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How Long is Probate?

When beginning the probate process, one of the first things people ask is, "How long will all this take?" The truth is, it varies. In some cases, probate can take as little as nine months if there are no major complications. If there are "issues", as there often are, the entire process may take a year or more.

We represent clients who have lost loved ones in the District of Columbia and Maryland to resolve probate matters as efficiently and effectively as possible. We also serve clients representing decedents who only had property and other assets in the District and Maryland.

Move The Probate Process Along

Fortunately, most of us do not have to “deal” with the business of a deceased loved one every day. That is why a trusted advisor with experience in probate and estate administration is vital. There are numerous steps involved during probate. The process begins when the personal representative (executor) files the will (assuming one exists) with a petition for probate. If there is no will, then then the personal representative will just submit a petition for probate. Depending on the size of the estate, which the personal representative is, where the decedent died, certain details about the decedent's family, etc., additional forms and information needed to be submitted with the petition. After submission of the will and the petition, formal notice must be given to the interested parties. Who the interested parties are is determined case by case. But typically, it will include the spouse, and any children, and may include siblings, parents, grandchildren, and others. Next, the will needs to be validated, and the petition approved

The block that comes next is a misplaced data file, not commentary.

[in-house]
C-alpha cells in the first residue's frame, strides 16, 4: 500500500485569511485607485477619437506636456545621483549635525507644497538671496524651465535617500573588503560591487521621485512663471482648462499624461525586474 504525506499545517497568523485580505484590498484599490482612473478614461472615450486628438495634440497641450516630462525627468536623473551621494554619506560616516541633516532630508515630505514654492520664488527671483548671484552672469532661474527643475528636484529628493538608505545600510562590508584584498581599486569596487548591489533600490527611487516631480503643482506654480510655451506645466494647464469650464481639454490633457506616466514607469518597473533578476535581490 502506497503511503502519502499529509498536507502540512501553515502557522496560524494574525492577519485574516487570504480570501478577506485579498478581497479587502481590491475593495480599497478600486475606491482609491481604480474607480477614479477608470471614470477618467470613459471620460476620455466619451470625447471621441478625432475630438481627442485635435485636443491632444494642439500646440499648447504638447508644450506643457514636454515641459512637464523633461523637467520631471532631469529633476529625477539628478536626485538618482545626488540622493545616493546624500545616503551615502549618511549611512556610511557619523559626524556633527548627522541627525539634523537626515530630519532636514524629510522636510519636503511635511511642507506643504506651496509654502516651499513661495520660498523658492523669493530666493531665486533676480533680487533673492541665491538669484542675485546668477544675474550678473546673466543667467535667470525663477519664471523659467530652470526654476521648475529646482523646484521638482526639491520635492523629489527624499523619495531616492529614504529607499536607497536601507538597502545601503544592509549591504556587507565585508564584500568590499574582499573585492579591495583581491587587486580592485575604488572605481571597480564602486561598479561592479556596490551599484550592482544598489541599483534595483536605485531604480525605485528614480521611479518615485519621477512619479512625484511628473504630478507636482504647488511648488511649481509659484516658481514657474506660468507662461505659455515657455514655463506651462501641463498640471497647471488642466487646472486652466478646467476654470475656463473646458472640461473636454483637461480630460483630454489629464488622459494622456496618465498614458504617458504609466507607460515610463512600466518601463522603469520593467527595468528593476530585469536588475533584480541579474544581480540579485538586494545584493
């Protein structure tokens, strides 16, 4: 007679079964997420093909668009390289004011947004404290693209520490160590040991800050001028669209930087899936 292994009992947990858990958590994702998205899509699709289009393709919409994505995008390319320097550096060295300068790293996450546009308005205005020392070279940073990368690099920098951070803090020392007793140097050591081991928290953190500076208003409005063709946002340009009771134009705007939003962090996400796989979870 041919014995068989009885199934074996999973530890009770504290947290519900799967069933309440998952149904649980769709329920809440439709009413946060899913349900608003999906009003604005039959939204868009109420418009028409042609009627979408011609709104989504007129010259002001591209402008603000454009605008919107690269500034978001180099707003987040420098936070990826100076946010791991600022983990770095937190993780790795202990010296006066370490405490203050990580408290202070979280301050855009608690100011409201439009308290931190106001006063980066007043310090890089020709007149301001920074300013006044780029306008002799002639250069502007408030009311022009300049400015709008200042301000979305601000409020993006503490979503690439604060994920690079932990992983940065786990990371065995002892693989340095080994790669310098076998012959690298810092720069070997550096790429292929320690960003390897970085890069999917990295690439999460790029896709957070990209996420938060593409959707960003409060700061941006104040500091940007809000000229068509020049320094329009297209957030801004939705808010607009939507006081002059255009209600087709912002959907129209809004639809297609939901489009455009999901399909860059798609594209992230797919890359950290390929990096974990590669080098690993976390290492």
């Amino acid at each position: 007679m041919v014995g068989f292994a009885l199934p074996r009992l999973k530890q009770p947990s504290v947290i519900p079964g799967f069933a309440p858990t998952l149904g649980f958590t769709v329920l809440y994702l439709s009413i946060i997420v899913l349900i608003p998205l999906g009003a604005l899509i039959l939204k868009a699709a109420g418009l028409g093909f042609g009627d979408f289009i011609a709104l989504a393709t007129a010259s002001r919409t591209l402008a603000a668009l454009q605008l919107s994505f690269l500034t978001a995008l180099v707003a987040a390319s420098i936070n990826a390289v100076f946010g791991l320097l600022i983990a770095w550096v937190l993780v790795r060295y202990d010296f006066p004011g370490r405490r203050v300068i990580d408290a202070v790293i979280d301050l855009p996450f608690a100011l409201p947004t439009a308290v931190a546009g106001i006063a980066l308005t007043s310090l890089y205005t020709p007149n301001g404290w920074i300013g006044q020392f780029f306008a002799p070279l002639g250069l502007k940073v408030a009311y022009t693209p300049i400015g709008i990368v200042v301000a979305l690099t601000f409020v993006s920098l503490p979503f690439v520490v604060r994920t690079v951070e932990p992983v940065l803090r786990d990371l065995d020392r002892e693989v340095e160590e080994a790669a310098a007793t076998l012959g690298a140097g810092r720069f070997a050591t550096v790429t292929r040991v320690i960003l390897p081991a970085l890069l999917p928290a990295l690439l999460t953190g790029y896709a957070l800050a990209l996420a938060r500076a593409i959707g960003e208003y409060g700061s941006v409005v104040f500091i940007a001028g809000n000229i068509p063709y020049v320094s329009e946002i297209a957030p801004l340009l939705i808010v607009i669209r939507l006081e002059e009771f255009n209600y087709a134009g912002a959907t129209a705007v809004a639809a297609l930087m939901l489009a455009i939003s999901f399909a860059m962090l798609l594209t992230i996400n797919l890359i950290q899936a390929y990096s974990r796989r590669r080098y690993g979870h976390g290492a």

In most cases, this occurs without a hearing. If there is an irregularity with the will or petition or someone contests the will (a caveat) or challenges the petition, there will be a hearing. The court calendars are generally very busy, so probate hearings typically do not occur for a few weeks after the will and petition are filed. The cost of probate immediately gets substantially more expensive if there is a hearing of any sort. The attorneys are the only parties guaranteed to benefit from probate litigation. I have found that probate litigation is often the result of suspicion bourne from secrecy. So I always try to advise my clients upfront to be as transparent and forthright as possible.

Once everything is in order, other steps come into play, including, in no particular order:

  • Letters of administration appointing the personal representative will be issued by the court.

  • The personal representative gathers and accounts for the deceased's assets.

  • The personal representative must account for the deceased's bills and benefits.

  • The personal representative will apply for a taxpayer ID number for the estate and open an estate bank account.

  • The notice of petition will be published by a court-approved newspaper.

  • Creditors will be notified.

  • Various government entities may need to be notified.

This list is not exhaustive of everything that is required in a probate matter. Every probate matter is unique, and there is no specific formula to move through the process. By working with an experienced probate lawyer, you will have an advocate, advising your every move. I invite you to read more about the probate process by referring to other probate articles on our website and giving us a call.

Call Us!

We are here to help if you have lost a loved one or have been nominated to serve as a personal representative. Even if you do not hire us for the entire process, I always advise potential personal representatives that it is best to consult with an experienced probate attorney to determine their initial steps. The probate process is not easy, it is not private, and it is certainly not inexpensive. Getting professional guidance upfront is always wise. Give us a call or text at 301.892.2713 or email us at Our job is to make your loss less difficult to manage.


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